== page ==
Sautéed Corn with Jalapenos – A Delicious Side Dish

Corn is a popular side dish wherever you go because it is so versatile and can be sweet or made to be savory. It is often boiled or grilled on the cob, but we chose to remove the kernels and sauté them with jalapeno and orange bell pepper. We seeded the jalapeno pepper and still found it to have plenty of heat, but if you really want more heat, you can certainly leave the seeds in. Sprinkling with cotija cheese adds a nice flavor to the dish, but you can leave it out or use parmesan or feta cheese if you can’t find cotija cheese. It is a great side dish to have with steak, pork, or fish. It could also be altered to become an actual entrée if you would prefer. For cutting the corn kernels off of the cob, we used a bunt pan to catch the kernels as they came off of the cob. It is a handy trick that works really well. We found it to be extremely delicious.

Sautéed Corn and Peppers


  •  4 Corn Cobs – cleaned and kernels removed
  •  1 Orange Bell Pepper – seeded and diced
  •  2 Jalapeno Peppers – seeded and diced
  •  1/2 cup Cotija Cheese – crumbled by hand
  •  2 tbsp Vegetable Oil
  •  4 tbsp Unsalted Butter
  •  Salt and Pepper to taste
Fresh Ingredients


Heat the oil and 2 tablespoons of butter in a large, cast-iron skillet to medium-high heat. Add the corn, orange pepper, and jalapeno peppers to the skillet and sauté, stirring occasionally, until the peppers are soft and the corn is fully cooked and starting to brown. Transfer to a serving bowl and sprinkle with small crumbles of cotija cheese.

Cutting the Kernels Off of the Cob
Sauté the Corn and Peppers in a Cast-Iron Skillet
The Finished Side Dish with Cotija Cheese


Enjoying the Food of the Southwest

Living in Colorado, we are surrounded by states that embrace southwestern flavors. Whether visiting New Mexico, Arizona, Texas, or our own state, southwestern flavors can be found everywhere. Tacos, burritos, Huevos rancheros, enchiladas, guacamole, and all kinds of peppers can be found on menus in almost every city. We have tried to recreate several of the dishes that we’ve had during our travels throughout the area as well as we have some of our own that we’ve grown up eating.

Crab Queso in Austin, Texas
Con Carne Burrito in Steamboat Springs, Colorado
Huevos Rancheros in Sante Fe, New Mexico

Southwestern food is full of spices and packed with flavor, but usually it is just a mild heat. Some places offer the choice of sauce to put over your food, usually ranging from mild to hot, with the green sauce usually being the hottest. One nice thing about southwestern food is that the same flavors work with different types of proteins like pork, beef, and shrimp, but it can also be made to be vegetarian as well. Since we like to share anyway, the portions are usually large enough for us to still have leftovers to take home with us.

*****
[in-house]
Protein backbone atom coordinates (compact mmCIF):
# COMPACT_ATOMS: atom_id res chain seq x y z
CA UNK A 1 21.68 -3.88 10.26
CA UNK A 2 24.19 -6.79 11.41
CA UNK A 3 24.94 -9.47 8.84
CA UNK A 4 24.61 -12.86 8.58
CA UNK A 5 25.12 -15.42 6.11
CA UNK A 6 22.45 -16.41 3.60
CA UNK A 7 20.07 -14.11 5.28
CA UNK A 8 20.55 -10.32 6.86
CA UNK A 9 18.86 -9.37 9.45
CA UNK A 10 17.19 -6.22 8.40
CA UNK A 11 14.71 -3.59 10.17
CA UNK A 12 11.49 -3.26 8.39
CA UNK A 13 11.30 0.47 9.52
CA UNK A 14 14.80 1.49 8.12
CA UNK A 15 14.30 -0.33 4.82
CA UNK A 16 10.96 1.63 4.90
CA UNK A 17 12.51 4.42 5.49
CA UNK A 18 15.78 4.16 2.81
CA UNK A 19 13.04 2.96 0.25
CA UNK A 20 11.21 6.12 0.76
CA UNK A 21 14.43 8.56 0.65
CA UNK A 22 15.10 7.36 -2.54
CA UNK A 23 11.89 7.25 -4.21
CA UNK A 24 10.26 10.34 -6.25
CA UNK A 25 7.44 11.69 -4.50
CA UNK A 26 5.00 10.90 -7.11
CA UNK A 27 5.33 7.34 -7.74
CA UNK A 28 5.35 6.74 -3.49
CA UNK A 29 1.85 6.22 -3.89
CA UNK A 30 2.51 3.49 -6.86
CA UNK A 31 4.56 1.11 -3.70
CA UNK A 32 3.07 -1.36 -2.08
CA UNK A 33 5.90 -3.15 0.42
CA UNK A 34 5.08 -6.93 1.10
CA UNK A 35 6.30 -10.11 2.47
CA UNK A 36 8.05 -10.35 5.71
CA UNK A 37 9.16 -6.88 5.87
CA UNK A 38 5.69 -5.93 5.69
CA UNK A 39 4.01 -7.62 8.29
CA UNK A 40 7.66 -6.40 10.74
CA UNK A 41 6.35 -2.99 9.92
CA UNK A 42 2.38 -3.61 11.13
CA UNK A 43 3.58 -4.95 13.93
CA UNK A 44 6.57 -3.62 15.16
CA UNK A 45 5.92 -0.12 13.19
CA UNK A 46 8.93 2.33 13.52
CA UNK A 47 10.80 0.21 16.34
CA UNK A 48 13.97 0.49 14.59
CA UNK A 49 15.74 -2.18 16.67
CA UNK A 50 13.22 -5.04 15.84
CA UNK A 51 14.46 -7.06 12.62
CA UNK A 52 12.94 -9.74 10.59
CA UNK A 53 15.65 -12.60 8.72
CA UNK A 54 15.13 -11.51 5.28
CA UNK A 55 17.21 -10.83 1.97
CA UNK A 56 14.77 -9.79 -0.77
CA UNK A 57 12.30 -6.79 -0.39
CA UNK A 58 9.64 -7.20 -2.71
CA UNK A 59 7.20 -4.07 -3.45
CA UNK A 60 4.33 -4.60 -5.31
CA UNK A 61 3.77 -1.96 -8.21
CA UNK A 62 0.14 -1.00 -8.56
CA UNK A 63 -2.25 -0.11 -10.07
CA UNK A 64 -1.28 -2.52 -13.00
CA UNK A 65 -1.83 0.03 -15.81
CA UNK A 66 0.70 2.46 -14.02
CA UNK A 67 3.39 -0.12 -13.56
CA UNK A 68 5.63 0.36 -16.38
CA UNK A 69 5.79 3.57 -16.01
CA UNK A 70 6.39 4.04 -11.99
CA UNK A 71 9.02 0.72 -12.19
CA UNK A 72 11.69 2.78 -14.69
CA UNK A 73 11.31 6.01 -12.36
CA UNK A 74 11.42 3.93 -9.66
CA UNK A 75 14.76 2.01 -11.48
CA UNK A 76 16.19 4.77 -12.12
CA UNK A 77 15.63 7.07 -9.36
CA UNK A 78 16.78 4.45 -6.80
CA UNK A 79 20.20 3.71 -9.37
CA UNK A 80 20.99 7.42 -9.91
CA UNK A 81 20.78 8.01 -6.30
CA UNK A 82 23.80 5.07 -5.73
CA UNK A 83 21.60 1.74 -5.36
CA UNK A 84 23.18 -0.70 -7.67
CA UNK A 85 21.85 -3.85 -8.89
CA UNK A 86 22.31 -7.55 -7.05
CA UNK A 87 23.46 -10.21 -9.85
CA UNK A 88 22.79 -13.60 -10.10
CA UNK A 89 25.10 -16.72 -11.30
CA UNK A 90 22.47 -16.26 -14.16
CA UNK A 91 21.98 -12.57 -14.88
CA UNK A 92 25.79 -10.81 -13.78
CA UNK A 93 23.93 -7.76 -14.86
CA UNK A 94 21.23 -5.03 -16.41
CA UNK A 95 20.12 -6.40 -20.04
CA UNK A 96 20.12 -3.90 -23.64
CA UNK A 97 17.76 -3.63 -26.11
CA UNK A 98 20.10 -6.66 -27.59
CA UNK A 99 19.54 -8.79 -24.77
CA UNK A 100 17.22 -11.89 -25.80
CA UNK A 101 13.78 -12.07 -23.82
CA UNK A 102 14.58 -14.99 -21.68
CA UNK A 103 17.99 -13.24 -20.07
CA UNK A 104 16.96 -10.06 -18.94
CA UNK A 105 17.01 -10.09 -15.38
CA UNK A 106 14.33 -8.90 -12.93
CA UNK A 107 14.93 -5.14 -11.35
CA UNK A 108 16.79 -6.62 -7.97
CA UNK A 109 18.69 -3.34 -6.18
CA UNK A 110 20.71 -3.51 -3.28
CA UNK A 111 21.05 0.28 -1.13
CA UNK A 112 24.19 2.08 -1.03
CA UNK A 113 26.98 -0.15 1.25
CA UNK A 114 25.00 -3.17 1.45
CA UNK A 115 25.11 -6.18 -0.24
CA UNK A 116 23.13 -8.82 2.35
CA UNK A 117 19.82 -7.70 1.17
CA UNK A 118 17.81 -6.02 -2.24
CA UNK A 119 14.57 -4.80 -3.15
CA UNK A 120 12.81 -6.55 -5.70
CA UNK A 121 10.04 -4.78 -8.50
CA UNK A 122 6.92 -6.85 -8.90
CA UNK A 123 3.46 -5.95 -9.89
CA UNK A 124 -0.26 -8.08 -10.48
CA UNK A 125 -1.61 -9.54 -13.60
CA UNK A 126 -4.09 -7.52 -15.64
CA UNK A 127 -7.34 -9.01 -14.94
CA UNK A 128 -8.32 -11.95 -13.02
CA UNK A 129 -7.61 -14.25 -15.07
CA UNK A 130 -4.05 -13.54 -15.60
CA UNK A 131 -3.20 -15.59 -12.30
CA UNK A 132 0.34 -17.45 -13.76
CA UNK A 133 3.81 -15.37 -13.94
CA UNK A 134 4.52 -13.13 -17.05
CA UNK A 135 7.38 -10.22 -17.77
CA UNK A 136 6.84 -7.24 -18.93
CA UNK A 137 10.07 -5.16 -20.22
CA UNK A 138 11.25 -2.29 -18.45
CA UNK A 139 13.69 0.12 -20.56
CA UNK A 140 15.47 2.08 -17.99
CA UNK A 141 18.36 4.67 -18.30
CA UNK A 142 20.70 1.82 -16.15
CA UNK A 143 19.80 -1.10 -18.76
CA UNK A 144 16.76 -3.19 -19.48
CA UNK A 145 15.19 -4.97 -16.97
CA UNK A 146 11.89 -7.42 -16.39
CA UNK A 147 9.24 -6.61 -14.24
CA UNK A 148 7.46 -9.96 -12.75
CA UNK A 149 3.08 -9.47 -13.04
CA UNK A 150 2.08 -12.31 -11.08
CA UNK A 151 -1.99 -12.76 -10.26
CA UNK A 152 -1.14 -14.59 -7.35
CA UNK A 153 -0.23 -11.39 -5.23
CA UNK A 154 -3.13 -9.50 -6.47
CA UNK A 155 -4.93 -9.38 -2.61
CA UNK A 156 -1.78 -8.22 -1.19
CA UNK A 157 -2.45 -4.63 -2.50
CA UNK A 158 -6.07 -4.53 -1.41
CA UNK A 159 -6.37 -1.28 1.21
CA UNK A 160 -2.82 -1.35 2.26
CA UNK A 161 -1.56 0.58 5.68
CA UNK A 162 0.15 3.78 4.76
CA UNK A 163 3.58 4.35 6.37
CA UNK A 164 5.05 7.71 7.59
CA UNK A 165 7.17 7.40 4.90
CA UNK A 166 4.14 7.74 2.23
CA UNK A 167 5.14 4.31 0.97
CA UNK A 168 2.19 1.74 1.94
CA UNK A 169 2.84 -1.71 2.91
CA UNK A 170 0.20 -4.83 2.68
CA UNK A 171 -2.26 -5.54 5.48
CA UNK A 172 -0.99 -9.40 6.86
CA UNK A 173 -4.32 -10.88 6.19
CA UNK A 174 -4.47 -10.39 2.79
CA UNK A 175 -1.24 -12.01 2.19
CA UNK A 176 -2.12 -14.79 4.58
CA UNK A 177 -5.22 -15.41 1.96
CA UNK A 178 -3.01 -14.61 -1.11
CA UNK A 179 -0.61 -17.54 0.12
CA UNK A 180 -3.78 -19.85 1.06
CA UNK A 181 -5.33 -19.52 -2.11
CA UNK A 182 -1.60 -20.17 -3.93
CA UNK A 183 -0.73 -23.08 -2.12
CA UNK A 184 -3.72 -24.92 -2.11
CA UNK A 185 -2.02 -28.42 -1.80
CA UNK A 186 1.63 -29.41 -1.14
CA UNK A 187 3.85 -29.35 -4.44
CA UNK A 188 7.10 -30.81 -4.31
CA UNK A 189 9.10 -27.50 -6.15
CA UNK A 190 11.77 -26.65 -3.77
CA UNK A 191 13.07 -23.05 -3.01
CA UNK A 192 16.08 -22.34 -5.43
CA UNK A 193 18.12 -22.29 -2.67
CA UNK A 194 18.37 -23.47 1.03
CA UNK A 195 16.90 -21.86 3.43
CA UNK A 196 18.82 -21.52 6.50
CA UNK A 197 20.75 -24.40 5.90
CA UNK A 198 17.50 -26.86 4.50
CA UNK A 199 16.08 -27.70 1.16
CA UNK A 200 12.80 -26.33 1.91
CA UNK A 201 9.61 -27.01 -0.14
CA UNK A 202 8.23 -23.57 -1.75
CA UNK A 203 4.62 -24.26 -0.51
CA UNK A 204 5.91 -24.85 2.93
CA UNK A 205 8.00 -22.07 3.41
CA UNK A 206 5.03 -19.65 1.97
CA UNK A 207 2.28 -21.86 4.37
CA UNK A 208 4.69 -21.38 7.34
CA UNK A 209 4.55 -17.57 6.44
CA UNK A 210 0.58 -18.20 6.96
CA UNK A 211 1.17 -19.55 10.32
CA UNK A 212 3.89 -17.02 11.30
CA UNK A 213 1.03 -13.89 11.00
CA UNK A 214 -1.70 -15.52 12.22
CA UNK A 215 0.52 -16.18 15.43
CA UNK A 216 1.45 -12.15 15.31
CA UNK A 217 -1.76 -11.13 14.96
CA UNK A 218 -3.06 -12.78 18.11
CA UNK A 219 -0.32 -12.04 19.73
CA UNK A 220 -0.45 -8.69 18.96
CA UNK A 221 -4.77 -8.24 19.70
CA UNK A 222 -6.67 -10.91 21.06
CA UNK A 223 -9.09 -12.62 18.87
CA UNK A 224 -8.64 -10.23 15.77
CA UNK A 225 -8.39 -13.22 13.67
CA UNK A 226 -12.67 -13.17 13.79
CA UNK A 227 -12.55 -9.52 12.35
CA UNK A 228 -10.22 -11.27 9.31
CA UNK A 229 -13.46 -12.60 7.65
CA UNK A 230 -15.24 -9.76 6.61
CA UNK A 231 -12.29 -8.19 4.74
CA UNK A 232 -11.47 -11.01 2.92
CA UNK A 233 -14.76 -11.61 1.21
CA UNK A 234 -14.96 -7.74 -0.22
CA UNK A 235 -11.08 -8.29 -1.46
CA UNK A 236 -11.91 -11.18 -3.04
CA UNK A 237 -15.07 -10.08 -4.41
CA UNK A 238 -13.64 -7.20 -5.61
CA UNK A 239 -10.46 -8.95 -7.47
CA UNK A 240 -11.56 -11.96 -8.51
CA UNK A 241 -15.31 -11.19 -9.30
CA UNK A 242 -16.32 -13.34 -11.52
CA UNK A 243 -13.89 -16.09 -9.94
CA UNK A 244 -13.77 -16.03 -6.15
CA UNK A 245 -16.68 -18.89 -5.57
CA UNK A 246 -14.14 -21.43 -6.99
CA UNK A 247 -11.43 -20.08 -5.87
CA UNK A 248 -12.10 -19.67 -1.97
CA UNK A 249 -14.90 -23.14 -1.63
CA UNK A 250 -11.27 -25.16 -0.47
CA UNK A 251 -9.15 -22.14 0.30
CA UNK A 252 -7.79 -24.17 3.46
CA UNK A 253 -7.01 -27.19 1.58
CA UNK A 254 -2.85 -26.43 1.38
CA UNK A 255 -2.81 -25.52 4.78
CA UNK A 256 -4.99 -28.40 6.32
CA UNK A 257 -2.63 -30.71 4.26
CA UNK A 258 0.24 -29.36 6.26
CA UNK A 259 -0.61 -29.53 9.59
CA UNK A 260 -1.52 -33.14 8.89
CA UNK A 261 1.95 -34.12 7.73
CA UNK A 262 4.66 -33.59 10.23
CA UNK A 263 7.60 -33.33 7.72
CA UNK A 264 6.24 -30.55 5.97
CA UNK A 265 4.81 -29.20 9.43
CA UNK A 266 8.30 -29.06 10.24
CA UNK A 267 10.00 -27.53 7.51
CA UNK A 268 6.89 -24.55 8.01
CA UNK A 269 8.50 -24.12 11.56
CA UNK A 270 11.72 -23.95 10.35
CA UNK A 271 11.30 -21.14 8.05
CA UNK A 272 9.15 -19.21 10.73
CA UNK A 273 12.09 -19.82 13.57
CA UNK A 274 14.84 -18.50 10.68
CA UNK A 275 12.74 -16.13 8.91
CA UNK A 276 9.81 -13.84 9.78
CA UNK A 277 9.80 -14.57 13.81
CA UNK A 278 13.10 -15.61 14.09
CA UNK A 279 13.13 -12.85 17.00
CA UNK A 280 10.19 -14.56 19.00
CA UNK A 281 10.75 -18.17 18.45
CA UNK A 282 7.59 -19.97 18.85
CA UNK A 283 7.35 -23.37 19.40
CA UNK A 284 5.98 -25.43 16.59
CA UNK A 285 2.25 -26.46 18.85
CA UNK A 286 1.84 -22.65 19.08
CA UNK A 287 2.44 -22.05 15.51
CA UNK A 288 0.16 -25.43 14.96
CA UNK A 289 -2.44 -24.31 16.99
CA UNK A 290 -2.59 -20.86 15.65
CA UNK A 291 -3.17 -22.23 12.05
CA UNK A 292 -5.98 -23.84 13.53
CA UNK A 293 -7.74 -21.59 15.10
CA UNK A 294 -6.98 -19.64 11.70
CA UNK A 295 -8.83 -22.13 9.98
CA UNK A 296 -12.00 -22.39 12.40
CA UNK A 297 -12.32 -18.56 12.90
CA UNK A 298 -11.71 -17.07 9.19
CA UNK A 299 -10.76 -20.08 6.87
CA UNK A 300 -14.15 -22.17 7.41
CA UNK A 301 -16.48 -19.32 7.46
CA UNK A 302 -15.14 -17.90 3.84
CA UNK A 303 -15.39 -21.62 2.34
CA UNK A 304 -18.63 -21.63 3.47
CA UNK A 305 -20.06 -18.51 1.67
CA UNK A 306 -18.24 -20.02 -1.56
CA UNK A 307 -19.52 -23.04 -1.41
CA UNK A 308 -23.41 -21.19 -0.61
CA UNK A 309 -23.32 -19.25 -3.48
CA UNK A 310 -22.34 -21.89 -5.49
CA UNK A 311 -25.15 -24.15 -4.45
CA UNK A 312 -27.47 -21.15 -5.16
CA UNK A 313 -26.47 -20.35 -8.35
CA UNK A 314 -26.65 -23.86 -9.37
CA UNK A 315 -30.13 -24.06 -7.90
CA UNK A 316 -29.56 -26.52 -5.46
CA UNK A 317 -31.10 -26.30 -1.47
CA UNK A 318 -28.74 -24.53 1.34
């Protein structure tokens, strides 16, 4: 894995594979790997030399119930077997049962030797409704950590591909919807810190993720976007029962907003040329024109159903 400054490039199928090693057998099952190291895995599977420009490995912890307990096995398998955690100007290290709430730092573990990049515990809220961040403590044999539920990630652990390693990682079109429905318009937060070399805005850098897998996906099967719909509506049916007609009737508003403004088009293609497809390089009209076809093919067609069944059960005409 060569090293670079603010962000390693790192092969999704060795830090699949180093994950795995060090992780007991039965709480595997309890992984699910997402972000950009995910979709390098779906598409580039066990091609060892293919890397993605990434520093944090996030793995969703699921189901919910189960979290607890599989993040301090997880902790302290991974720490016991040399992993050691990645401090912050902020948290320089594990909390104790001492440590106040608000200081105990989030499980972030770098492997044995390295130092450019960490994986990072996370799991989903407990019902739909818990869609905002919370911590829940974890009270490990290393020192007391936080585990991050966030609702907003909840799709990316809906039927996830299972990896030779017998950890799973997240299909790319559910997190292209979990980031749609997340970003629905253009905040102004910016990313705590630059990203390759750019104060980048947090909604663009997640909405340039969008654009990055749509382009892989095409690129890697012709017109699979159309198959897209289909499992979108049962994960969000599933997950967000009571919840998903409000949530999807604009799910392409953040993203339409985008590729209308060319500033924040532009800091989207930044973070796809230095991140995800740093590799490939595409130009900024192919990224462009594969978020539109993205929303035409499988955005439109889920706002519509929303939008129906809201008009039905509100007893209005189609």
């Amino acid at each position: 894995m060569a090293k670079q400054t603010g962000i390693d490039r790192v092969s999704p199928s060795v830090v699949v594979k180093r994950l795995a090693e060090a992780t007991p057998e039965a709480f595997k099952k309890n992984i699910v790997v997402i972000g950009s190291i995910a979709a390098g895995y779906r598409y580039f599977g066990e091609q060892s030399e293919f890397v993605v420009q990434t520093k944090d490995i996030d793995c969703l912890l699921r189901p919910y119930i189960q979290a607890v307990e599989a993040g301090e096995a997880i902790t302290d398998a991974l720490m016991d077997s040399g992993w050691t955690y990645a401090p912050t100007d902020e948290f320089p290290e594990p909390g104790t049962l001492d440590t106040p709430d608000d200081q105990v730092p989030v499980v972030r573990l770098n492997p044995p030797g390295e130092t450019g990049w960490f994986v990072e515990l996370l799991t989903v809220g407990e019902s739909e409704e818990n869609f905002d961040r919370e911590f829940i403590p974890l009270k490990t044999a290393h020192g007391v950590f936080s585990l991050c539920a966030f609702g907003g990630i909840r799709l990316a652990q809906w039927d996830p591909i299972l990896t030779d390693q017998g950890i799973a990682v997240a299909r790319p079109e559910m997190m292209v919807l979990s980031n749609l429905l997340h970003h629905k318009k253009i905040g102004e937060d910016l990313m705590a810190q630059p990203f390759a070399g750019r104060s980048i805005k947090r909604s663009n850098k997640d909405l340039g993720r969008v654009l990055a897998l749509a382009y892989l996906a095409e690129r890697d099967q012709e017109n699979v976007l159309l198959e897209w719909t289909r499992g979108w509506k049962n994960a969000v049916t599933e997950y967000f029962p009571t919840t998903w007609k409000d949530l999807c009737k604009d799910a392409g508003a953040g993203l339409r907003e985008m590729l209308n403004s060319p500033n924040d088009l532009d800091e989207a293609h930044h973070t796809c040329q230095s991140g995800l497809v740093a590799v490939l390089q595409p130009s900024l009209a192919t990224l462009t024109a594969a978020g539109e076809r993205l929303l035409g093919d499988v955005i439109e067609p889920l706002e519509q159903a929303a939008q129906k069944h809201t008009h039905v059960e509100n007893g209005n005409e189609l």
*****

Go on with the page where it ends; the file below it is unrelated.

Crab and Shrimp Stuffed Chili Relleno
Pork Burritos with Spicy Green Chili Sauce
Chili Pork Verde

As we get ready to leave for Moab, Utah tomorrow, we expect that we will likely find many southwestern options available to us when we arrive. Hopefully we’ll find some of the creative dishes that we found in Scottsdale, Arizona and Sante Fe, New Mexico. We don’t have a favorite type of food, but we certainly enjoy good southwestern dishes when we are in the mood for something a little spicy.

Grilled Corn and Chipotle Soup from the Restaurant
Carnitas Burrito Served Enchilada Style
Our Version of Southwestern Corn Chowder


Southwestern Corn Chowder

When we were in Sante Fe, New Mexico, we had a very tasty grilled corn and chipotle soup. We asked the restaurant for the recipe and they were nice enough to print it out and give it to us. Since corn is in season right now, we decided to recreate this recipe, but we changed it up to suit our tastes. We really liked the way that our version turned out, it had just the right amount of spice. One of the nice things about a recipe like this is that you can control the amount of heat that you add so that it can be more or less spicy depending upon your taste. Also, the combination of the fresh corn and frozen corn makes for a mix of crunchy and soft that makes the texture of the soup very pleasurable. We served ours with a nice toasted baguette bread, but a fried tortilla like the restaurant used would also be good. We also garnished ours with a couple of slices of jalapeno that had been deseeded, but clearly it isn’t necessary. This recipe serves two, but it could easily be adjusted to serve more. We hope that you enjoy it!

Cooking the Corn and Red Onion


  • 5 Ears of Fresh Corn
  • 8 oz of Frozen Corn
  • 1/3 can of Chipotle Peppers with Sauce – finely chopped
  • 1/4 cup Red Onion – chopped
  • 3 cups Heavy Cream
  • 1/2 tsp White Pepper
  • 1/4 tsp Cumin
  • 1/4 tsp Garlic Powder
  • 2 tbsp Vegetable Oil
  • 1 tsp Butter
  • Salt to Taste – generous amount
  • Black Pepper to Taste
Stirring in the Chipotle Peppers
Grilled Corn and Chipotle Soup


Remove the corn kernels from the husks of fresh corn and sauté them in a cast-iron skillet heated over medium-high heat with the oil and butter. If you prefer, you could grill the corn whole on a grill and then remove the kernels, but we chose to cook them in the skillet. Salt and pepper the corn and cook for about 5 to 7 minutes, stirring frequently, and then add the red onion to the corn. Cook for another 5 minutes and then remove from heat. In a medium sauce pan, add the cream, corn and onions, frozen corn, white pepper, cumin, garlic, and salt. Add about a third of the chipotle peppers with sauce and start heating the soup over medium heat. You want to just bring the soup to a slight simmer and avoid bringing to a full boil. Taste the soup and continue to slowly add chipotle peppers with sauce until it is as spicy as you would like.

Corn in the Cast-Iron Skillet
Building the Soup
Our Finished Soup